The bull market in stocks turned seven years old this week and nobody noticed. The Wall Street Journal pointed out the anniversary, then proceeded to ask why aren’t people more excited? Of course, the article cites a long list of things to worry about as the reason. It’s not necessarily wrong, but it’s not right either. There’s always something to worry about.
The real reason is much simpler. It’s hard to get excited about something you missed.
The market pendulum swings from boom to bust, optimism to pessimism, aggressive to conservative. Most of the time, the swing stays within a healthy range. The bigger booms – like the dot-com boom or Housing Bubble which sent the market reeling – swing the pendulum to the opposite extreme.
Investors became extremely conservative after 2008. For most of the last seven years, the story hasn’t changed much. Naysayers expected a double-dip and a second crash to follow.
The story at the time followed the same script after ’29. It stood to reason it should happen again? That was one theory. The other is that things don’t perfectly follow the past. Yet, every market pullback since 2008 came with the unfriendly reminder that it could happen again. The pundits certainly treated it that way. The market seemed to tease and taunt skittish investors into believing it too. (This compounds at both extremes, where investors start to believe the market only moves in one direction.)
Seven years won’t erase that emotional bad memory from people’s minds. Eight years won’t either.
After the ’29 crash, it took two decades and the end of WWII before investors really came back to the stock market. Essentially a generational gap. (WWII probably played a bigger role in shifting the mindset of the time).
Will it be the same this time? Maybe, maybe not.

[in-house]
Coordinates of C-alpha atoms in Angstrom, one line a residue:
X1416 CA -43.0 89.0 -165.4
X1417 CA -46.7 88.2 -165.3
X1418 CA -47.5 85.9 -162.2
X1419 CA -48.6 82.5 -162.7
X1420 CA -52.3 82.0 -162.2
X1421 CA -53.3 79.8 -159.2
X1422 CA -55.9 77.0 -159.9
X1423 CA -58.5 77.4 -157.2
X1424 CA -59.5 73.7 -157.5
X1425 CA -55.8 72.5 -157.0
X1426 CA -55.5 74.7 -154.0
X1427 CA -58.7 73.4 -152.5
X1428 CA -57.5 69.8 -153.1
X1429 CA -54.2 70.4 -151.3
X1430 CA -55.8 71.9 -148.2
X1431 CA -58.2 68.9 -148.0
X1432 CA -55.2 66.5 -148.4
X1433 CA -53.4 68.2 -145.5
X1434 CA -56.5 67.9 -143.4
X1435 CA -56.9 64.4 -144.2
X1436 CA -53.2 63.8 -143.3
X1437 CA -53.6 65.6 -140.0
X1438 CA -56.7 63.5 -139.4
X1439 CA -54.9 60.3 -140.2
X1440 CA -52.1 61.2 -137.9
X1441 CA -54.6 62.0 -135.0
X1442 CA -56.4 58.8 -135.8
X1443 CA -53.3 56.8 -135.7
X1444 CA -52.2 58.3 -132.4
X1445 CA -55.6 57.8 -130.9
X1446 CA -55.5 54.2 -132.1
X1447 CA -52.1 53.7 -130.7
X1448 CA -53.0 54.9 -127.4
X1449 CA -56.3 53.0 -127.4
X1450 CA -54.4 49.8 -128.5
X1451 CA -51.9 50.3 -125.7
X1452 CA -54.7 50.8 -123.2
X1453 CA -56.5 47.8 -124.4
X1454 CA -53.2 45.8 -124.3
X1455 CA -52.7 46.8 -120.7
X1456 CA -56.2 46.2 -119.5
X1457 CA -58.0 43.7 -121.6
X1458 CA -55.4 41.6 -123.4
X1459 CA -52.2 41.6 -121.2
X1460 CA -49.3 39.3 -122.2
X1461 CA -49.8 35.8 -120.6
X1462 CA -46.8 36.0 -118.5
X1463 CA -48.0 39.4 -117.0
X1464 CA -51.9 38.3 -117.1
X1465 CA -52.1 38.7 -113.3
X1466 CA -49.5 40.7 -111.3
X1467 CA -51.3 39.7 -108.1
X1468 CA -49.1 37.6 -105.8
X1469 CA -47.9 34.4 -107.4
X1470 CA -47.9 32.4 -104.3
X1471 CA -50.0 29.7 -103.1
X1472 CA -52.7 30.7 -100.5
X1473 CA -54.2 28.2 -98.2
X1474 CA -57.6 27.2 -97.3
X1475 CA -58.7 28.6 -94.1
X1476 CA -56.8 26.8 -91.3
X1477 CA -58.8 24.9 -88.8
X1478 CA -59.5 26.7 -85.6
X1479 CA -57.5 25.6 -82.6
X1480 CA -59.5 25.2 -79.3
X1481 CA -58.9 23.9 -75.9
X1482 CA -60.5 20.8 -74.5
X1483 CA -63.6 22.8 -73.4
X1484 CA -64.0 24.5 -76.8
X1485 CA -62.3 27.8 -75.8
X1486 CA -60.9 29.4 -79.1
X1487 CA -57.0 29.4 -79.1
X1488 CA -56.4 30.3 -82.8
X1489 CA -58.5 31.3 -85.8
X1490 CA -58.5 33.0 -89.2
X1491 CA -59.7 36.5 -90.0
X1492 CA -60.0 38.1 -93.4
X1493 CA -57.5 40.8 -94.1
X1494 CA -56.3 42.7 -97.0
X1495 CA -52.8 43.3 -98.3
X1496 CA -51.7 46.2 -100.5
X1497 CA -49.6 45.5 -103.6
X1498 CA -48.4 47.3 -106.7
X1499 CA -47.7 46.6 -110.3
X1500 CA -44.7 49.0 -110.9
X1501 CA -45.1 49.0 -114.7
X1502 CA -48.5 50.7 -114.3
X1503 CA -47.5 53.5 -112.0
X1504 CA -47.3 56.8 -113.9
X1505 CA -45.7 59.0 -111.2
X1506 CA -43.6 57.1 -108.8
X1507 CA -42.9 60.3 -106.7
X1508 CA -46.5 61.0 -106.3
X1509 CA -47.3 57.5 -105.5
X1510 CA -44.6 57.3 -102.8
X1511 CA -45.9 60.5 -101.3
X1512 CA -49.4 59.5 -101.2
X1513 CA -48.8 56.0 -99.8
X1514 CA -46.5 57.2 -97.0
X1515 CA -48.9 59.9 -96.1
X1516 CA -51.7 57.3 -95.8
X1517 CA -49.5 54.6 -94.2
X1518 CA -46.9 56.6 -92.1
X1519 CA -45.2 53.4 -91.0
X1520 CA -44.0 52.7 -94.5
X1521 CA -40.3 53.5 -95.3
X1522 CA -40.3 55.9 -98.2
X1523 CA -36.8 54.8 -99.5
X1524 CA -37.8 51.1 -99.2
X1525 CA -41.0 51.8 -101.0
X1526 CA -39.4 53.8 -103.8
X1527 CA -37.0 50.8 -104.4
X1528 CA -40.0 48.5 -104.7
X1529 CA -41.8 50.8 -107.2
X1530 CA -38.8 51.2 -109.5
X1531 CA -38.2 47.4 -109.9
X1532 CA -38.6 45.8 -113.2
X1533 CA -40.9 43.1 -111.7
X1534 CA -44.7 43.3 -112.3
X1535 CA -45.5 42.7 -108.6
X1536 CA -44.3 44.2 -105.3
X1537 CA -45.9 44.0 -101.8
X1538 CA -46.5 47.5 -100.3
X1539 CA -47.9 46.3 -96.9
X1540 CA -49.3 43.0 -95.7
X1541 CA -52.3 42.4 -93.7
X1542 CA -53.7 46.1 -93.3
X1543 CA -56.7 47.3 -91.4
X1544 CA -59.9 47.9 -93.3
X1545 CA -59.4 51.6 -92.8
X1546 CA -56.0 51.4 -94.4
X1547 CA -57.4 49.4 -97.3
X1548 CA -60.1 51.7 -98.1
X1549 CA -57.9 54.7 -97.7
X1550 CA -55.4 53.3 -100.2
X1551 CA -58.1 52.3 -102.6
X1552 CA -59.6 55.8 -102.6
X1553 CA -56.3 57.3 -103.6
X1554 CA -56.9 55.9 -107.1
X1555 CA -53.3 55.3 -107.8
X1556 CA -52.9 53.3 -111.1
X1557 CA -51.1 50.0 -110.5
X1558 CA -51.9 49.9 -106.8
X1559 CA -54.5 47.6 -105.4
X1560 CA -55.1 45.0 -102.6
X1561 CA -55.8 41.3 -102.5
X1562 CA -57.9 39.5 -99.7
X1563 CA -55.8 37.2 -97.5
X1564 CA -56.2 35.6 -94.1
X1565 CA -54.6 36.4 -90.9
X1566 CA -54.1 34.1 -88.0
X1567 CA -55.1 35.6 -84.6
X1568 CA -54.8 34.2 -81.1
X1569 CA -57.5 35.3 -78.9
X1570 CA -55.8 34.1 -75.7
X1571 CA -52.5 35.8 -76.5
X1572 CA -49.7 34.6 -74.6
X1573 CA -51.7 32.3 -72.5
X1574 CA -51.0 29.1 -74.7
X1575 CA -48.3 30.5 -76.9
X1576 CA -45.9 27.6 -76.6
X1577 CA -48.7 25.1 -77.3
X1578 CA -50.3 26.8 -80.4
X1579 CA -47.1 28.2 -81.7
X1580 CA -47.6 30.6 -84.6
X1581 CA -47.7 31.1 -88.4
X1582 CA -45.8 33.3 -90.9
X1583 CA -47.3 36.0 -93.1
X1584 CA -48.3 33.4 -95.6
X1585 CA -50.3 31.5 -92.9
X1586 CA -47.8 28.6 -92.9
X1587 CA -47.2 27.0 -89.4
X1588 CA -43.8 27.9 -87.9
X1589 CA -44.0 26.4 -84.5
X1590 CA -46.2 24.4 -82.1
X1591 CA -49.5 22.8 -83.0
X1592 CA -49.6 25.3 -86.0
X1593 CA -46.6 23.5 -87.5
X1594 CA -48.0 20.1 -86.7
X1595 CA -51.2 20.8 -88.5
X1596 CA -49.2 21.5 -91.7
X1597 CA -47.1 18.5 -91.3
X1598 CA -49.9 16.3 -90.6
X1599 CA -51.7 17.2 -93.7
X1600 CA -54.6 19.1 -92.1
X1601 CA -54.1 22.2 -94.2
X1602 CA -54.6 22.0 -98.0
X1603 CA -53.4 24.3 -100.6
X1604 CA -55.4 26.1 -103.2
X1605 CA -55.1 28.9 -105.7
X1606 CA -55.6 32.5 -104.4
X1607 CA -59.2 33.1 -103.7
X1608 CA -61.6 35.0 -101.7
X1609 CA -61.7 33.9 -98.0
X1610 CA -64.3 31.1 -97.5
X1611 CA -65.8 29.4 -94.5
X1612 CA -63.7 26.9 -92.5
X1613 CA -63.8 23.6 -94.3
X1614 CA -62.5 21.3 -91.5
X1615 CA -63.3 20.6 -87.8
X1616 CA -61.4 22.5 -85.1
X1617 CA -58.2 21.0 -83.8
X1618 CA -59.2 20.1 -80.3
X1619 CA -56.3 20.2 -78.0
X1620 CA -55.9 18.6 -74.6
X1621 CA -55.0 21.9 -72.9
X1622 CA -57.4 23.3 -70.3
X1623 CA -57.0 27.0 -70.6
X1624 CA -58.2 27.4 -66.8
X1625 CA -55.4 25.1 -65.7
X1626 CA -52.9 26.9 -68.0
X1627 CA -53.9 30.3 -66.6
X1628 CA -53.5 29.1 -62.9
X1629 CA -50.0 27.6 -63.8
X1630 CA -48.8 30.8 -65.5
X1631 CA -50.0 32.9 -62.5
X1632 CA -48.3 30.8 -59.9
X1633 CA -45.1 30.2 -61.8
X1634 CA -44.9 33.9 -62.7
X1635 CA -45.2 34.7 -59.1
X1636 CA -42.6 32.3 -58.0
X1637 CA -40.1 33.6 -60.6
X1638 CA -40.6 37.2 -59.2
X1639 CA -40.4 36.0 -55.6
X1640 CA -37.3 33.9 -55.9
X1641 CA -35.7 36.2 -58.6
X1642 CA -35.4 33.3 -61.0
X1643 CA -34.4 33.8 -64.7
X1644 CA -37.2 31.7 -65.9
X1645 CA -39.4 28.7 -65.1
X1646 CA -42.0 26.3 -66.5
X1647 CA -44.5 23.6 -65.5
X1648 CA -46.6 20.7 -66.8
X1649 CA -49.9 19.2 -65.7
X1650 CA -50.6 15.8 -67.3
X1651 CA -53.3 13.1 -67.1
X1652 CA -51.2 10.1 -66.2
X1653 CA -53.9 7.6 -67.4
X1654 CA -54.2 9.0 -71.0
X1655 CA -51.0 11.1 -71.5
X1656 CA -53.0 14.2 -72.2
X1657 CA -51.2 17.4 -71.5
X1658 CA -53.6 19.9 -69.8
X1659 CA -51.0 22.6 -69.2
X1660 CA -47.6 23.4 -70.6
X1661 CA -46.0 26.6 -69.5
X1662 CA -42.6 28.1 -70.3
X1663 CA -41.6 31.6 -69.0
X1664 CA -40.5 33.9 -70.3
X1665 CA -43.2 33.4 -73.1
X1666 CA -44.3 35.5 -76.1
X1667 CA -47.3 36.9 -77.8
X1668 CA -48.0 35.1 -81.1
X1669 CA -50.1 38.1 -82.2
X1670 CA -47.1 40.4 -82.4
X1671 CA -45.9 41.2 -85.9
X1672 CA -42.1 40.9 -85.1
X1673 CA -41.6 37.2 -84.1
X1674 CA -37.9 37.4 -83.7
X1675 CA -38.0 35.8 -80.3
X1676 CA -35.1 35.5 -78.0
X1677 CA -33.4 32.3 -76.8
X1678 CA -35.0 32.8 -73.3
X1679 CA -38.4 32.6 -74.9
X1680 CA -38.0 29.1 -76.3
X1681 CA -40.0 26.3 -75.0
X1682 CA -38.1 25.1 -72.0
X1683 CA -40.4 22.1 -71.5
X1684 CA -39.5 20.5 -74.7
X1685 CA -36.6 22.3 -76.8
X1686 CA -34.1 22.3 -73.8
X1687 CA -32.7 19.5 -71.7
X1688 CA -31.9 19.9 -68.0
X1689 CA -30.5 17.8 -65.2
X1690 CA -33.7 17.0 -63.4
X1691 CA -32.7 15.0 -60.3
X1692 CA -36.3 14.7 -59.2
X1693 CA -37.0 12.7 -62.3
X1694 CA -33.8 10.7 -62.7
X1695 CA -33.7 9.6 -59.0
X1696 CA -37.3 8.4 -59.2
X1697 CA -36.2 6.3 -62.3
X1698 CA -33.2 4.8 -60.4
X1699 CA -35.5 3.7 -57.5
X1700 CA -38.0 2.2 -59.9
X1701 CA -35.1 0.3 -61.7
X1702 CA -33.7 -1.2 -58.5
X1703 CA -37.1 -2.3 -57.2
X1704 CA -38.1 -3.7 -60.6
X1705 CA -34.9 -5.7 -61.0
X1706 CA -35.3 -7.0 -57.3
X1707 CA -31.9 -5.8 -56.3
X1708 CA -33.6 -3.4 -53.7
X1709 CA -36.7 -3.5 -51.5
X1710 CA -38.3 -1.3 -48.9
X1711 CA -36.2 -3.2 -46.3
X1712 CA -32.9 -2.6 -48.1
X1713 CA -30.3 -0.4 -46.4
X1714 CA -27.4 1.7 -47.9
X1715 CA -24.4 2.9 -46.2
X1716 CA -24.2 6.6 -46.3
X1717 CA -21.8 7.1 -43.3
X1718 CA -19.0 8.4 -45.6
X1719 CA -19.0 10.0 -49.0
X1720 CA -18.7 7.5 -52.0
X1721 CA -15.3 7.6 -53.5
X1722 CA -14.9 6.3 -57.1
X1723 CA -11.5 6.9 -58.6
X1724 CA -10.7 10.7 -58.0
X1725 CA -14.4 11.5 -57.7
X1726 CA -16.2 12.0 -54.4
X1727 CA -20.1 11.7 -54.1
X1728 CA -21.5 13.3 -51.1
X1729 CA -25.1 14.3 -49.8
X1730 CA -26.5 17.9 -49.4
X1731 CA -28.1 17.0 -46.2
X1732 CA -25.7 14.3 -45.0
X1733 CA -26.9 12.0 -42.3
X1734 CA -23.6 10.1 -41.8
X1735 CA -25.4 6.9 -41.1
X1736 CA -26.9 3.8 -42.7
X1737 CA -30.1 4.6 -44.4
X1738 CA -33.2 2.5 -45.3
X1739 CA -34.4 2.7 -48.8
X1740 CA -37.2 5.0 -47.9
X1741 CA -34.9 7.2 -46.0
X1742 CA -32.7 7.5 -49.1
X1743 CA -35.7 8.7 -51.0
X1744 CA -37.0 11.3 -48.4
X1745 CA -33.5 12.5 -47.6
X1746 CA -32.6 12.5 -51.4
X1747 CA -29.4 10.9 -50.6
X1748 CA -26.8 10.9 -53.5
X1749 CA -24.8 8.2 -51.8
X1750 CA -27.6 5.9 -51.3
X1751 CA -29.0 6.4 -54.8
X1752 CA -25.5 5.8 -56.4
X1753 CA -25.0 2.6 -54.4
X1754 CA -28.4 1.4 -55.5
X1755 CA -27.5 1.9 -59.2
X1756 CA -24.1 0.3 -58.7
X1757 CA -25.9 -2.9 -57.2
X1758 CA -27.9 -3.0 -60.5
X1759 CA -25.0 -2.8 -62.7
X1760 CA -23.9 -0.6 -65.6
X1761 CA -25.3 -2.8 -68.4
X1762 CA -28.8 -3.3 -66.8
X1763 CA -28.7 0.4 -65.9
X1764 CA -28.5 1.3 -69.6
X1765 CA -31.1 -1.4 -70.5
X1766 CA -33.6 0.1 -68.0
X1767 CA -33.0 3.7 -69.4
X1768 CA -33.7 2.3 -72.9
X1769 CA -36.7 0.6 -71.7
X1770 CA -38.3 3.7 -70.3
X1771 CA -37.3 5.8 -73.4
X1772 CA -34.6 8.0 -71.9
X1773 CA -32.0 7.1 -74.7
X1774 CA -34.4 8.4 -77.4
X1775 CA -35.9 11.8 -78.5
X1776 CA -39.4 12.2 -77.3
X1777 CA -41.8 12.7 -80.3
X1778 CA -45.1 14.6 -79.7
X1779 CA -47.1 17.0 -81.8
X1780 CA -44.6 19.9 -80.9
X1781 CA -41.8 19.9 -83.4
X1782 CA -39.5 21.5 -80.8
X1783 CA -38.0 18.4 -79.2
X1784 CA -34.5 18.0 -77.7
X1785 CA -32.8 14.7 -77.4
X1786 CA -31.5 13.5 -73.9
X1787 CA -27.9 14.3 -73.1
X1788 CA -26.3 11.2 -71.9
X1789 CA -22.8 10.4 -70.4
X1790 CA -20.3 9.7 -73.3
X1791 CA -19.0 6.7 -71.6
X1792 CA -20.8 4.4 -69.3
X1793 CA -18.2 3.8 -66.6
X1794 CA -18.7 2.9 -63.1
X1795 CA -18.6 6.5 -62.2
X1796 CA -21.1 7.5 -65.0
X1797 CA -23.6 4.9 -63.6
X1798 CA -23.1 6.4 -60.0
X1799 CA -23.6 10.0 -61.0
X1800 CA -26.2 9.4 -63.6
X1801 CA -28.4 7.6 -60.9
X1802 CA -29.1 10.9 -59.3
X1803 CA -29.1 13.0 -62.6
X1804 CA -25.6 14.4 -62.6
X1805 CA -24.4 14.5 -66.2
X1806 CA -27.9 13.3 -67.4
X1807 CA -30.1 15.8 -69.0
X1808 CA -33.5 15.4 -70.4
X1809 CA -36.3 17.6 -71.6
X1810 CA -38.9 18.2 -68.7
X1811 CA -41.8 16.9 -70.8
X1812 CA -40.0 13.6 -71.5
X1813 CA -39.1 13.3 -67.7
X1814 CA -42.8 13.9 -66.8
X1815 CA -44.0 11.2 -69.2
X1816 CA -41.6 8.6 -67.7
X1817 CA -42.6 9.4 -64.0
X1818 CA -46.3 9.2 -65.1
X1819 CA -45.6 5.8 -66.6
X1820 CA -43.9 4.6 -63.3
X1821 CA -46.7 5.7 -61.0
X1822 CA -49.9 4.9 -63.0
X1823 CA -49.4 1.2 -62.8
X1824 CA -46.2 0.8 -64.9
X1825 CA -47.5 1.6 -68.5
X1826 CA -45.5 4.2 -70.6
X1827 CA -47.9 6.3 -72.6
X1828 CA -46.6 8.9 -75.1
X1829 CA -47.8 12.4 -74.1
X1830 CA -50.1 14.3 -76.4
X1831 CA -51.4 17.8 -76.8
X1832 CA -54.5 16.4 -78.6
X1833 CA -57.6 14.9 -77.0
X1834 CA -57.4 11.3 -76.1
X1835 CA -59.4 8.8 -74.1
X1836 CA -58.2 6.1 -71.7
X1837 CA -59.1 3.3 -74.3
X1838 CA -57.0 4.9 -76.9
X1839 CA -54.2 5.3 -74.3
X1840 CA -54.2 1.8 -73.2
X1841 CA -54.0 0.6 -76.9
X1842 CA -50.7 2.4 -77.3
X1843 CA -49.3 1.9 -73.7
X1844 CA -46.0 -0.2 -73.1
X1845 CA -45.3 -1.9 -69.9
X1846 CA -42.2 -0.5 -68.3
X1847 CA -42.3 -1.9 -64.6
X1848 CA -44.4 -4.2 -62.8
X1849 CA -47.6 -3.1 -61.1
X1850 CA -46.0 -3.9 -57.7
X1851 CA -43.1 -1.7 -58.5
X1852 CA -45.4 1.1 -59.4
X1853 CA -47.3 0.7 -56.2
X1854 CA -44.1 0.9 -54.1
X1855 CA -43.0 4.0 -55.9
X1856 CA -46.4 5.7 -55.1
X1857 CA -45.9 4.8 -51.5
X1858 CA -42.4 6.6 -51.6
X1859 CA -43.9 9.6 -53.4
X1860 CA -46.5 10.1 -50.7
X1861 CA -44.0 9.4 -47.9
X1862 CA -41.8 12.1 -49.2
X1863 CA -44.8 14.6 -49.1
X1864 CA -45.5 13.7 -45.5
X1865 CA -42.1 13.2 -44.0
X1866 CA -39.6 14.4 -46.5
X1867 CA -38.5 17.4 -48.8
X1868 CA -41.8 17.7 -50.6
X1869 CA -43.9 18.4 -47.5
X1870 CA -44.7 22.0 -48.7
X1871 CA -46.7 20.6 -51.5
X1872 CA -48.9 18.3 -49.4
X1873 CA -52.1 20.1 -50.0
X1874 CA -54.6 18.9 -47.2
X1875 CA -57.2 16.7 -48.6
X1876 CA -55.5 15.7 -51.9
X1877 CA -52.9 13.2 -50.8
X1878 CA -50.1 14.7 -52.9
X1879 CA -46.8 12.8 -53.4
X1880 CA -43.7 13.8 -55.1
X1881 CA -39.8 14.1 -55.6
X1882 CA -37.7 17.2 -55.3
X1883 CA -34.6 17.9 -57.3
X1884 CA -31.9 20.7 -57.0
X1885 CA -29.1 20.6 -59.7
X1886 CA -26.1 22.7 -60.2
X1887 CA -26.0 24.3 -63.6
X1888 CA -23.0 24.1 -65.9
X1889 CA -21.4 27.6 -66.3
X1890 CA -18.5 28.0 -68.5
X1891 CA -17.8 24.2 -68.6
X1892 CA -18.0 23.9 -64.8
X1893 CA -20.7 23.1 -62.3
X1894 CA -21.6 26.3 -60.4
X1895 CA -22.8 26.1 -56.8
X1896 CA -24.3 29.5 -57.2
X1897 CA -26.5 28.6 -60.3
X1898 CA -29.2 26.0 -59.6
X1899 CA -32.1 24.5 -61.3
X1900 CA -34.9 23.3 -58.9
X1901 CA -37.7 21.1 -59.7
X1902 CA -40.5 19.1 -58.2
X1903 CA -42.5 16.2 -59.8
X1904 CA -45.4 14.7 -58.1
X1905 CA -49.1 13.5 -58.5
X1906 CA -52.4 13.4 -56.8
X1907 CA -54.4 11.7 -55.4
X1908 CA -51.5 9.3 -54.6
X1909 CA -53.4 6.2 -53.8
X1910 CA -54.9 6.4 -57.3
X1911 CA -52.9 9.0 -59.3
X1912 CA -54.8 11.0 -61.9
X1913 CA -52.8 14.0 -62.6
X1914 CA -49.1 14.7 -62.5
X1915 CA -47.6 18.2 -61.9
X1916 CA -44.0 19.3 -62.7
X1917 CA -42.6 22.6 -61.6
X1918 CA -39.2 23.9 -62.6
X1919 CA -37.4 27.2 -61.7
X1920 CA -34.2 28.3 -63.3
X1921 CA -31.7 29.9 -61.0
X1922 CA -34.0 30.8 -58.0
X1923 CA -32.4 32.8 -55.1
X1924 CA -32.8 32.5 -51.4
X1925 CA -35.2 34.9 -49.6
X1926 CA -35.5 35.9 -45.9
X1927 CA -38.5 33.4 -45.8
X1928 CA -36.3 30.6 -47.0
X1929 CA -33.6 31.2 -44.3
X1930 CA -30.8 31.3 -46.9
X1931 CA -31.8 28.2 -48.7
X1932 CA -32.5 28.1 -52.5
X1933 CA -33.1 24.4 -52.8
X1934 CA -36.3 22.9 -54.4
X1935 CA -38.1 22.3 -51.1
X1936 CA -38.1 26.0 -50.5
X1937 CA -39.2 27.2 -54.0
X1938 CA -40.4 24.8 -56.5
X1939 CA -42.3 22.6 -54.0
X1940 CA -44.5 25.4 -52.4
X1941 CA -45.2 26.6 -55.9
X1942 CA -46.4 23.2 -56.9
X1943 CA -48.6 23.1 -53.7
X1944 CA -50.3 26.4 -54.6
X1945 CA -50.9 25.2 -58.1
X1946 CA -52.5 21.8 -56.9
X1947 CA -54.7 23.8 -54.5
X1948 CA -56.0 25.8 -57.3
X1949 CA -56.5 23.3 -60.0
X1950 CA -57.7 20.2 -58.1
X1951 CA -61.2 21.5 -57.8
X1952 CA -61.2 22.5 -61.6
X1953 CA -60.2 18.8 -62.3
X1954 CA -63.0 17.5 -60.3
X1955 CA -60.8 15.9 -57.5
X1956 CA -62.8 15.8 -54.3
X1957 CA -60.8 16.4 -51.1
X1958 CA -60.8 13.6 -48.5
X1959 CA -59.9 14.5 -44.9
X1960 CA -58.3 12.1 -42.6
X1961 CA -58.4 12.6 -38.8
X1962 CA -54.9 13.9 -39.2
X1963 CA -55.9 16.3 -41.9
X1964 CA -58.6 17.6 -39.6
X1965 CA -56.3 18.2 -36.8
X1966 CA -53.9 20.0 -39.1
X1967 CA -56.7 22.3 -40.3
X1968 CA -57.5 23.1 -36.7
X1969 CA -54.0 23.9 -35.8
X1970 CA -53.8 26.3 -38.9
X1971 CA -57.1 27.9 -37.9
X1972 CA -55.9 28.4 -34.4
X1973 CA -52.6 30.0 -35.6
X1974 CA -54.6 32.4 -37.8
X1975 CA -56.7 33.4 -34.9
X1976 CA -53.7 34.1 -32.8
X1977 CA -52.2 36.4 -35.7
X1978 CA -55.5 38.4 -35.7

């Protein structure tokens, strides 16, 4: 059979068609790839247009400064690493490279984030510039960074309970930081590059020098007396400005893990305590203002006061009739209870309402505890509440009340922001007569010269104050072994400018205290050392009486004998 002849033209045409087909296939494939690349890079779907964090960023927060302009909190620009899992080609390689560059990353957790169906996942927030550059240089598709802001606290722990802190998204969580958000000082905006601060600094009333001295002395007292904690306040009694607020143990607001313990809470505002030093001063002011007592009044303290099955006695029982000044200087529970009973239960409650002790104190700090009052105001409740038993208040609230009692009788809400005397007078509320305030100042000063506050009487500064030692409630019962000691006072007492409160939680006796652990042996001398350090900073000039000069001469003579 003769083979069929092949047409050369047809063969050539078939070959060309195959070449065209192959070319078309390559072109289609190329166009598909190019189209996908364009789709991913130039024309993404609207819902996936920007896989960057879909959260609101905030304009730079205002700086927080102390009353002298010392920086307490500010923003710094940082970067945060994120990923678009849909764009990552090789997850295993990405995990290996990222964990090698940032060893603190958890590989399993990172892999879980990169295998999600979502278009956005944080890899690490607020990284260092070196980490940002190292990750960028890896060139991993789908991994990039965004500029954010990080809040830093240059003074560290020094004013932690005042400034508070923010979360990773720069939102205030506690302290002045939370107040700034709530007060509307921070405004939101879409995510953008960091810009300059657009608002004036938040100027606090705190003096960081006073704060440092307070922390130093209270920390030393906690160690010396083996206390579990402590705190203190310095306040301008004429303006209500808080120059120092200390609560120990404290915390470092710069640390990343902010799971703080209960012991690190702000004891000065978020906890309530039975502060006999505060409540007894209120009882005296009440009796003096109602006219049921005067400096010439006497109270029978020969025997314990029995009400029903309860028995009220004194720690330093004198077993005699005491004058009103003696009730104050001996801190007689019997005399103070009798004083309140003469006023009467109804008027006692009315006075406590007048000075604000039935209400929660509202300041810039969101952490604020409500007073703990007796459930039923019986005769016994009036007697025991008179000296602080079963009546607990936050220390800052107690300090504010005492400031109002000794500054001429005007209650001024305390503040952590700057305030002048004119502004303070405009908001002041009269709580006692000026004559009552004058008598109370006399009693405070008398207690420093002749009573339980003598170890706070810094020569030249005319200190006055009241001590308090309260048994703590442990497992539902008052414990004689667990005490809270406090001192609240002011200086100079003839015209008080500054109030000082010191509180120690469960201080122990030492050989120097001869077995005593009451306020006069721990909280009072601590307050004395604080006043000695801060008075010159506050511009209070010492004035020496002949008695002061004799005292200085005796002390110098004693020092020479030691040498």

The extreme differences between then and now, just on the basis of saving for retirement, might speed up the process. But I wouldn’t be shocked if it happens again.
Maybe the Millenials get the ball rolling as their retirement savings climb. Maybe the Aughts (or whatever the generation after millennials is named) get the pendulum swinging again.
But the pendulum will swing back. It always does. If history tells us anything, is that investors eventually forget.
Everbody swears off such inexcusable extravagances – until next time. – Ben Graham
- Get 5% Better – Farnam Street
- Read More Books And Fewer Articles; Read More History and Fewer Forecasts – M. Housel
- The Greatest Lessons Investors Can Learn From History – Latticework
- When Measures Become Targets: How Index Investing Changes Indexes – Investor Field Guide
- What You Don’t Want to Hear About Dividend Stocks – M. Faber
- Is Passive Investment Actively Hurting the Economy? – The New Yorker
- A Conversation With Robert J. Shiller (video) – CFR.org
- The ETF Files: How the U.S. Government Inadvertently Launched a $3 Trillion Industry – Bloomberg
- I’m Bill Gates. Ask Me Anything – Reddit
- Inside the Artificial Intelligence Revolution – Rolling Stone Pt. 1, Part 2
- Get Your Taxes Done Early and Save with TurboTax